Event planners hope event sparks dialogue about affordable housing

Emily Farley Residental Housing Services

Solutions to community problems have to start somewhere.

Agencies that are participating in an upcoming housing event hope that starts with a conversation.

The event — Housing in Lawrence and Douglas County: A Public/Private Partnership — will be from 5:30-7:30 p.m. Sept. 13 at the Cider Gallery, 810 Pennsylvania.

Mathew Faulk, housing program manager for the Bert Nash Center, said the goal of the event is to develop relationships with property managers and owners while providing information about services and supports for landlords and tenants in the community and to discuss affordable housing options.

Other participating agencies are Catholic Charities, Family Promise of Lawrence, and Lawrence-Douglas County Housing Authority.

“These are partners we work with on a regular basis,” Faulk said.

The purpose behind the housing event is to initiate a dialogue with landlords and property owners in the community and to also receive feedback from them.

“We want to engage people in a conversation and provide information about what services are available to both landlords and tenants and to talk to landlords about Section 8 housing and subsidized programs,” Faulk said.

Shannon Oury, executive director, Lawrence-Douglas County Housing Authority, said, “There are many myths about accepting Section 8 vouchers, and this event will provide an opportunity to ask questions and understand the program and the potential benefits for private landlords.”

Section 8 is the common name for the Housing Choice Voucher Program, funded by the U.S. Department of Housing. The program allows private landlords to rent apartments and homes at fair-market rates to qualified low-income tenants, who receive an income-based rental subsidy. The subsidy amount is based on household income.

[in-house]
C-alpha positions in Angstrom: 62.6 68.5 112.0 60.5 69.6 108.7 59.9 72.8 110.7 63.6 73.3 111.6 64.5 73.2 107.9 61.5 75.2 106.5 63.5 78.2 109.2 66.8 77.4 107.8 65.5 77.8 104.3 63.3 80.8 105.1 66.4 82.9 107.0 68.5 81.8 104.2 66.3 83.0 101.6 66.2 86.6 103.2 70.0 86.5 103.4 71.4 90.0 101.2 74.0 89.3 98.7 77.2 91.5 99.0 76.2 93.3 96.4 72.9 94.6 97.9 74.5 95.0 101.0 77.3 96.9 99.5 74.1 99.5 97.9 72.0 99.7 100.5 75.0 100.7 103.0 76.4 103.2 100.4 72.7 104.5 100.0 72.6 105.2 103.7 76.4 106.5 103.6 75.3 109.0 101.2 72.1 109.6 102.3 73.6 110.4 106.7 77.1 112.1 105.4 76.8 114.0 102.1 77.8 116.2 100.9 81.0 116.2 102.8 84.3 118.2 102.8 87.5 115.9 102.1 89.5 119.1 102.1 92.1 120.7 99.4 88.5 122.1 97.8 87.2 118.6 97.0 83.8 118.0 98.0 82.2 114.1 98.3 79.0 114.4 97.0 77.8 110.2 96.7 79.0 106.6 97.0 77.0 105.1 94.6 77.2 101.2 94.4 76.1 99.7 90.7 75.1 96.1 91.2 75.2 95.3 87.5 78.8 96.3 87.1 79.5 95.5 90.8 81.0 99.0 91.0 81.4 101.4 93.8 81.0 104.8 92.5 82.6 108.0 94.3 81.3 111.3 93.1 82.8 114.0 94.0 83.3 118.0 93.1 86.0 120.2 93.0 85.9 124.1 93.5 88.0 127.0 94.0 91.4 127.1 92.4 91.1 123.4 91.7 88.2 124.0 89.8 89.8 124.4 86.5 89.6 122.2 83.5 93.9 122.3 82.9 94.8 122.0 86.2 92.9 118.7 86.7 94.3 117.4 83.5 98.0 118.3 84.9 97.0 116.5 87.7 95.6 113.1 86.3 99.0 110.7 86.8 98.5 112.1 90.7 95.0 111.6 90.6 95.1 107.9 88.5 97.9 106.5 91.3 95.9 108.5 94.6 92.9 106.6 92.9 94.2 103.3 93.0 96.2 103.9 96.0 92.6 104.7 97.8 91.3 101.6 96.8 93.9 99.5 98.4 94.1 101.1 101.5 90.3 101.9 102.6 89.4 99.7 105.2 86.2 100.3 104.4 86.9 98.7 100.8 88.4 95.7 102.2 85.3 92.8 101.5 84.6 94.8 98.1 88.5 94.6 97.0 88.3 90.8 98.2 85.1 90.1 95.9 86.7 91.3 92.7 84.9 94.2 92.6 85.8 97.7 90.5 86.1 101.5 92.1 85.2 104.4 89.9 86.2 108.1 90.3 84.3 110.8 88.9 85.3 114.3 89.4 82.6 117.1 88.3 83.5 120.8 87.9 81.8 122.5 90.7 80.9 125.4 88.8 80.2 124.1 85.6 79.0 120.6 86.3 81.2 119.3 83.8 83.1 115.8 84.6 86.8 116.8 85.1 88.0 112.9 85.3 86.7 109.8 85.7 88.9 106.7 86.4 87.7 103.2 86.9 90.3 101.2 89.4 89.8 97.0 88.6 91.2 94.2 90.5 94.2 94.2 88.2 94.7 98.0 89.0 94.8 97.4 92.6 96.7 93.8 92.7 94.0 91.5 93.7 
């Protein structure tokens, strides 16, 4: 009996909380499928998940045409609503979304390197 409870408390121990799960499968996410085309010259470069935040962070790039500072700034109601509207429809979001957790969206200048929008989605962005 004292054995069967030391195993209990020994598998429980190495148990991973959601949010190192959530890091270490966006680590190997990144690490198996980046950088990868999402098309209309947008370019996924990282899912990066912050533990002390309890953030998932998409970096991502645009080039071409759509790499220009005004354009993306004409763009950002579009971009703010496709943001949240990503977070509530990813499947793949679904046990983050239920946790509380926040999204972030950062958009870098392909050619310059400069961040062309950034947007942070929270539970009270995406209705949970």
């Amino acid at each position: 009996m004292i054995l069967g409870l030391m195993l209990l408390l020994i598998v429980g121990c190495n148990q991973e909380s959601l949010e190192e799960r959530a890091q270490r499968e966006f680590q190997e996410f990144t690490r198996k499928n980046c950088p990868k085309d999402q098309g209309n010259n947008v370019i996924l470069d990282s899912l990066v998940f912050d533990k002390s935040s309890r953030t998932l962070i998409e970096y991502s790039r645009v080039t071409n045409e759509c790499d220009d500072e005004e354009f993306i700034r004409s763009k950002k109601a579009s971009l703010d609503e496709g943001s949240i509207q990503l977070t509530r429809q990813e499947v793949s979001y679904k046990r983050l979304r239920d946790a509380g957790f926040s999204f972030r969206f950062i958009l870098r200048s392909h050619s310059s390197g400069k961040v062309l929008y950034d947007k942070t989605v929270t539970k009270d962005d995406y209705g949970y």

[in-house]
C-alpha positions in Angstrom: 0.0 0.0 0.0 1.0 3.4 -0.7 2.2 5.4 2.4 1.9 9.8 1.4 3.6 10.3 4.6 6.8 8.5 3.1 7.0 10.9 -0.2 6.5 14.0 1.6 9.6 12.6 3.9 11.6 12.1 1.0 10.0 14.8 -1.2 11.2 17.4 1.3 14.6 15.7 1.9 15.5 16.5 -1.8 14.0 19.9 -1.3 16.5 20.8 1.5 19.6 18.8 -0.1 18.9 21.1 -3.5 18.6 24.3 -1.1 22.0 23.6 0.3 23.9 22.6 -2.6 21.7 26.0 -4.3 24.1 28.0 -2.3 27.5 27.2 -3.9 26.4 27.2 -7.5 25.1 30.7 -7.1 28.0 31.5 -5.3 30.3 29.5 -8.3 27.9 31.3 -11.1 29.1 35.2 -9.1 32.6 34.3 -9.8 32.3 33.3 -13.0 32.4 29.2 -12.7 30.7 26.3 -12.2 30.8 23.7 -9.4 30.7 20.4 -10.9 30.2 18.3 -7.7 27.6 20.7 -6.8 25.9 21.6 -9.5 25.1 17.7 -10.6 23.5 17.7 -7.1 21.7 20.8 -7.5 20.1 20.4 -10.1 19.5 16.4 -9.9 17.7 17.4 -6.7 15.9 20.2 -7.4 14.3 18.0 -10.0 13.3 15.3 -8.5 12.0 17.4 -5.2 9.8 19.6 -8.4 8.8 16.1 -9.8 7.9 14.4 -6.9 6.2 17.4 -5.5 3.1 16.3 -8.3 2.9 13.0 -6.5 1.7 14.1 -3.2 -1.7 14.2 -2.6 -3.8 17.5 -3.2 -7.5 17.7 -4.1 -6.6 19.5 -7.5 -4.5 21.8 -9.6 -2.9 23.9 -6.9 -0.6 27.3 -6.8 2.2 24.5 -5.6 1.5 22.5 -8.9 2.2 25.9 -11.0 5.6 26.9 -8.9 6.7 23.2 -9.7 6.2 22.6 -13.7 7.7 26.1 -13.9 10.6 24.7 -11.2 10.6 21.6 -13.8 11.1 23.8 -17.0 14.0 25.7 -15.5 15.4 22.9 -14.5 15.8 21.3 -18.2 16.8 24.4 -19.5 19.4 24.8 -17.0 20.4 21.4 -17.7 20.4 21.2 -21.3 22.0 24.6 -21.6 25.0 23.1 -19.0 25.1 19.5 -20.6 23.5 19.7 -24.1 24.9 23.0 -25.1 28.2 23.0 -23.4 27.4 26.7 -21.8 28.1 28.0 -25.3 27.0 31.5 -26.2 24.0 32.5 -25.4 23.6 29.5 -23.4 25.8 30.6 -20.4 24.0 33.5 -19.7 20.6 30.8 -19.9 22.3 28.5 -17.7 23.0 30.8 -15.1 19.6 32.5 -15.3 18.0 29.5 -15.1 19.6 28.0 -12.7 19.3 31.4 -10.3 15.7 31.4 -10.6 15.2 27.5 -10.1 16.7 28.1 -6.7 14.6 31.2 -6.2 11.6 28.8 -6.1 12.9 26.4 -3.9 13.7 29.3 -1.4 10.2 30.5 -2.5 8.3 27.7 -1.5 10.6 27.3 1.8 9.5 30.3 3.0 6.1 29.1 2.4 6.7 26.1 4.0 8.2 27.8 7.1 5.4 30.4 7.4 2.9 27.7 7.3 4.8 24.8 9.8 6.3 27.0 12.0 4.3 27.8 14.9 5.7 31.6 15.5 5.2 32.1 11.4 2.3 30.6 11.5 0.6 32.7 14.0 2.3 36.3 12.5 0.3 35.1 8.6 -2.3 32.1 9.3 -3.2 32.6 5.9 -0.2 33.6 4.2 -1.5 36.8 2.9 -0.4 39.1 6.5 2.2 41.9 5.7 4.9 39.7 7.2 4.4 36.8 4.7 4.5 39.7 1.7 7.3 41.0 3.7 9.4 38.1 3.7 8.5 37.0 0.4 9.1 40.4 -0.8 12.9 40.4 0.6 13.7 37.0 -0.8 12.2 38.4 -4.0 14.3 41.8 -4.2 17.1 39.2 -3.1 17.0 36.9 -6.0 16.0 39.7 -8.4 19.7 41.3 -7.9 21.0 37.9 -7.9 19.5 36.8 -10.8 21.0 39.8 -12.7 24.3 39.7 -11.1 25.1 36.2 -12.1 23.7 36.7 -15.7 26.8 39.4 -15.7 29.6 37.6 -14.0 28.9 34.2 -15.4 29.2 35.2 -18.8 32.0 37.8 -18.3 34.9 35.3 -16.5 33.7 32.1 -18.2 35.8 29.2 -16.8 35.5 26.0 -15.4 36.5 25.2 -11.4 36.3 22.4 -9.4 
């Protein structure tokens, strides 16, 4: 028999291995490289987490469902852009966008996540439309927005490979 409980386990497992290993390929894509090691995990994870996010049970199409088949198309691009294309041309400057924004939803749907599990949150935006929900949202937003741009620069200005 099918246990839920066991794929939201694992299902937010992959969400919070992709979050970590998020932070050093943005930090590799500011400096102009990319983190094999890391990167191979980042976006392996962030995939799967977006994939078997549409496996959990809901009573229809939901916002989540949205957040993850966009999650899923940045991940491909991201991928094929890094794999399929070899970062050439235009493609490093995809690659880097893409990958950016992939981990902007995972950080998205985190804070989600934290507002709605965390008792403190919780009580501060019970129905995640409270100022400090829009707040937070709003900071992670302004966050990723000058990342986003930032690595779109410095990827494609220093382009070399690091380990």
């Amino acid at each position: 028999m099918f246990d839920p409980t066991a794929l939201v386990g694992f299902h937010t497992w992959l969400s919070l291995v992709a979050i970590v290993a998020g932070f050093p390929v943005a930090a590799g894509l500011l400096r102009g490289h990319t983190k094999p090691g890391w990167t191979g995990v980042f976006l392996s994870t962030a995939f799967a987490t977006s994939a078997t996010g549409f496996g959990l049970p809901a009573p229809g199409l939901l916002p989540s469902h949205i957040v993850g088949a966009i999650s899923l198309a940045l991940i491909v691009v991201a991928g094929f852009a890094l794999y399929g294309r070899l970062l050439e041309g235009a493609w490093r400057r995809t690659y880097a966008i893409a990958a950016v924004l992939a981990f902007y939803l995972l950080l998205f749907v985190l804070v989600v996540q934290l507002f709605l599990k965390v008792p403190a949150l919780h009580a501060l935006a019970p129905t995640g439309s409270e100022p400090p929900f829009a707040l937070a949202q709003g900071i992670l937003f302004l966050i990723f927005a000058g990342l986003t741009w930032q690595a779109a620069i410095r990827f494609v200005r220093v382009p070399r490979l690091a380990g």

“We want to talk about the affordable housing issue and initiate a conversation about what that means,” Faulk said. “Whether something is affordable is not a set rental rate; affordability is dependent upon household income. Studies show that when a household is paying over 30 percent of its income on housing the risk of housing loss and susceptibility to negative effects from other burdens drastically increases.”

Preliminary findings from a city housing market survey done earlier this year revealed there are 5,200 households in the community that are not living in an affordable condition, Faulk said, meaning they are spending more than 30 percent of the household income on housing, which includes utilities. The complete draft of the study is due out in September.

“They call it housing cost burdened; it’s the opposite of affordable housing. Those numbers do not only include low-income households, but also middle-class households,” Faulk said. “Locally, we have therefore been going backward so far as affordable housing is concerned. If rent prices continue to go up and the median income doesn’t, or at least not at the same rate, displacement will continue to be a problem and at an increasing rate.

“Unfortunately, there aren’t any simple solutions,” Faulk said. “But we are trying to address the issue, in this instance by asking people in the private sector to begin thinking about it. It’s really about community, and whether we accept it or not we are all involved. If we love our community, it is a problem we should want to solve. Otherwise, we are ignoring a problem involving one of the most fundamental aspects of human life; whether or not people can access a safe place to live.”